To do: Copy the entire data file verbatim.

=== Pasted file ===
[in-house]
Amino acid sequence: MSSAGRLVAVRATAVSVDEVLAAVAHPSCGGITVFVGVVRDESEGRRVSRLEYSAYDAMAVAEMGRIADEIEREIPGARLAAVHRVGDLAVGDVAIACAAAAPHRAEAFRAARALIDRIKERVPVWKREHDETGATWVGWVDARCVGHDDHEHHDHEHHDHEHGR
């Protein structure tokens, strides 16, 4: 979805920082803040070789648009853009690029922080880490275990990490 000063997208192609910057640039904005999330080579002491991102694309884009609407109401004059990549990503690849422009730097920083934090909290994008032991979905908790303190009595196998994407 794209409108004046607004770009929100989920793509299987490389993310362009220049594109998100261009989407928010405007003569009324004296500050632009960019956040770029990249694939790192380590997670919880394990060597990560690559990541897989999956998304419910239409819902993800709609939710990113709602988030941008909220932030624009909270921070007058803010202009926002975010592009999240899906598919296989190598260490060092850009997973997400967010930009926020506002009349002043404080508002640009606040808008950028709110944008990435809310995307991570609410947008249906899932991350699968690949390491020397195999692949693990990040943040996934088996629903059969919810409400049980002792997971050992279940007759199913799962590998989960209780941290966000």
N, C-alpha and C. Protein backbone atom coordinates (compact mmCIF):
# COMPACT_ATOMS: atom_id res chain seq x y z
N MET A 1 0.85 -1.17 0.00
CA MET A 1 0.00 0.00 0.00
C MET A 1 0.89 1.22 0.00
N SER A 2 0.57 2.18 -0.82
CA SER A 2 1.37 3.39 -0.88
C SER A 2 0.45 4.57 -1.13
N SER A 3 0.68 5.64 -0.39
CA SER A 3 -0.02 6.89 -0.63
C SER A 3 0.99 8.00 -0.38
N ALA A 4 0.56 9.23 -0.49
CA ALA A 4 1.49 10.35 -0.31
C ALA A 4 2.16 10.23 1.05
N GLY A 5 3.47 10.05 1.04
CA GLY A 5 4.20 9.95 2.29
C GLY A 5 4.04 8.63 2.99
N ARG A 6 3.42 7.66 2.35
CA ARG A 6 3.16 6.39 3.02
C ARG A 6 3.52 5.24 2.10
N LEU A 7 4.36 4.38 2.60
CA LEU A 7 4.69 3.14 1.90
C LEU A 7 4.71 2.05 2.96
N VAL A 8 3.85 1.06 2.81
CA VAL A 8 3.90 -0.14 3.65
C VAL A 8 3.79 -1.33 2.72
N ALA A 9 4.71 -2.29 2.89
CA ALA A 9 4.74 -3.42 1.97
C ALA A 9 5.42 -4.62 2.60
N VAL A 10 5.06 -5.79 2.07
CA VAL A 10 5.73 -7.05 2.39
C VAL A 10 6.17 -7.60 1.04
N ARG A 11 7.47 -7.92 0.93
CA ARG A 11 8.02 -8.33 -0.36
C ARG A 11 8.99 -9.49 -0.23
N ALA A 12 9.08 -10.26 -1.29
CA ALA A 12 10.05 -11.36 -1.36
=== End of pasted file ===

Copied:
[in-house]
Amino acid sequence: MSSAGRLVAVRATAVSVDEVLAAVAHPSCGGITVFVGVVRDESEGRRVSRLEYSAYDAMAVAEMGRIADEIEREIPGARLAAVHRVGDLAVGDVAIACAAAAPHRAEAFRAARALIDRIKERVPVWKREHDETGATWVGWVDARCVGHDDHEHHDHEHHDHEHGR
């Protein structure tokens, strides 16, 4: 979805920082803040070789648009853009690029922080880490275990990490 000063997208192609910057640039904005999330080579002491991102694309884009609407109401004059990549990503690849422009730097920083934090909290994008032991979905908790303190009595196998994407 794209409108004046607004770009929100989920793509299987490389993310362009220049594109998100261009989407928010405007003569009324004296500050632009960019956040770029990249694939790192380590997670919880394990060597990560690559990541897989999956998304419910239409819902993800709609939710990113709602988030941008909220932030624009909270921070007058803010202009926002975010592009999240899906598919296989190598260490060092850009997973997400967010930009926020506002009349002043404080508002640009606040808008950028709110944008990435809310995307991570609410947008249906899932991350699968690949390491020397195999692949693990990040943040996934088996629903059969919810409400049980002792997971050992279940007759199913799962590998989960209780941290966000």
N, C-alpha and C. Protein backbone atom coordinates (compact mmCIF):
# COMPACT_ATOMS: atom_id res chain seq x y z
N MET A 1 0.85 -1.17 0.00
CA MET A 1 0.00 0.00 0.00
C MET A 1 0.89 1.22 0.00
N SER A 2 0.57 2.18 -0.82
CA SER A 2 1.37 3.39 -0.88
C SER A 2 0.45 4.57 -1.13
N SER A 3 0.68 5.64 -0.39
CA SER A 3 -0.02 6.89 -0.63
C SER A 3 0.99 8.00 -0.38
N ALA A 4 0.56 9.23 -0.49
CA ALA A 4 1.49 10.35 -0.31
C ALA A 4 2.16 10.23 1.05
N GLY A 5 3.47 10.05 1.04
CA GLY A 5 4.20 9.95 2.29
C GLY A 5 4.04 8.63 2.99
N ARG A 6 3.42 7.66 2.35
CA ARG A 6 3.16 6.39 3.02
C ARG A 6 3.52 5.24 2.10
N LEU A 7 4.36 4.38 2.60
CA LEU A 7 4.69 3.14 1.90
C LEU A 7 4.71 2.05 2.96
N VAL A 8 3.85 1.06 2.81
CA VAL A 8 3.90 -0.14 3.65
C VAL A 8 3.79 -1.33 2.72
N ALA A 9 4.71 -2.29 2.89
CA ALA A 9 4.74 -3.42 1.97
C ALA A 9 5.42 -4.62 2.60
N VAL A 10 5.06 -5.79 2.07
CA VAL A 10 5.73 -7.05 2.39
C VAL A 10 6.17 -7.60 1.04
N ARG A 11 7.47 -7.92 0.93
CA ARG A 11 8.02 -8.33 -0.36
C ARG A 11 8.99 -9.49 -0.23
N ALA A 12 9.08 -10.26 -1.29
CA ALA A 12 10.05 -11.36 -1.36